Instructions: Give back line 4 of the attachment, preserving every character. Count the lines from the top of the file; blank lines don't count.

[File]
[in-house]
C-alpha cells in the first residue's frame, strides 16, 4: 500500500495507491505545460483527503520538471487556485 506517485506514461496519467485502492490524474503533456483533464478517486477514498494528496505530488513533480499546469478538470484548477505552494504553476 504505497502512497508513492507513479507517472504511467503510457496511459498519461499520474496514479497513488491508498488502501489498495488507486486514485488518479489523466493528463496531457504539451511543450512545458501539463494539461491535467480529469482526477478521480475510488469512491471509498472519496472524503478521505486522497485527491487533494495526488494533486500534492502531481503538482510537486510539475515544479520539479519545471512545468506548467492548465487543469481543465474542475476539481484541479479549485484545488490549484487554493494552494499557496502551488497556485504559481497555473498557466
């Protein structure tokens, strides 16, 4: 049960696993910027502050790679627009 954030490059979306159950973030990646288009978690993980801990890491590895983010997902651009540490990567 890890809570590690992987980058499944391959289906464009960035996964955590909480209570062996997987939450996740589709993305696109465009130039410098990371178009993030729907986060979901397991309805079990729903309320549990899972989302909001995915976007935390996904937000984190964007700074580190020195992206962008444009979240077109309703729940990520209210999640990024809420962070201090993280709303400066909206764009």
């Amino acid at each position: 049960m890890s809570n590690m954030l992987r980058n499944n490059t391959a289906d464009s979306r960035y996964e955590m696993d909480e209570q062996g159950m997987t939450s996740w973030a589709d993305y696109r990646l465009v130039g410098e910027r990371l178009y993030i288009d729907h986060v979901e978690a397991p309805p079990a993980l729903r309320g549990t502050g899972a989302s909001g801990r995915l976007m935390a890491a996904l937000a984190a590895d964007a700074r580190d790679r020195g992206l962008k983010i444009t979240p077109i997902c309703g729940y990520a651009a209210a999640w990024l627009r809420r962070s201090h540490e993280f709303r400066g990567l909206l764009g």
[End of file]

């Amino acid at each position: 049960m890890s809570n590690m954030l992987r980058n499944n490059t391959a289906d464009s979306r960035y996964e955590m696993d909480e209570q062996g159950m997987t939450s996740w973030a589709d993305y696109r990646l465009v130039g410098e910027r990371l178009y993030i288009d729907h986060v979901e978690a397991p309805p079990a993980l729903r309320g549990t502050g899972a989302s909001g801990r995915l976007m935390a890491a996904l937000a984190a590895d964007a700074r580190d790679r020195g992206l962008k983010i444009t979240p077109i997902c309703g729940y990520a651009a209210a999640w990024l627009r809420r962070s201090h540490e993280f709303r400066g990567l909206l764009g």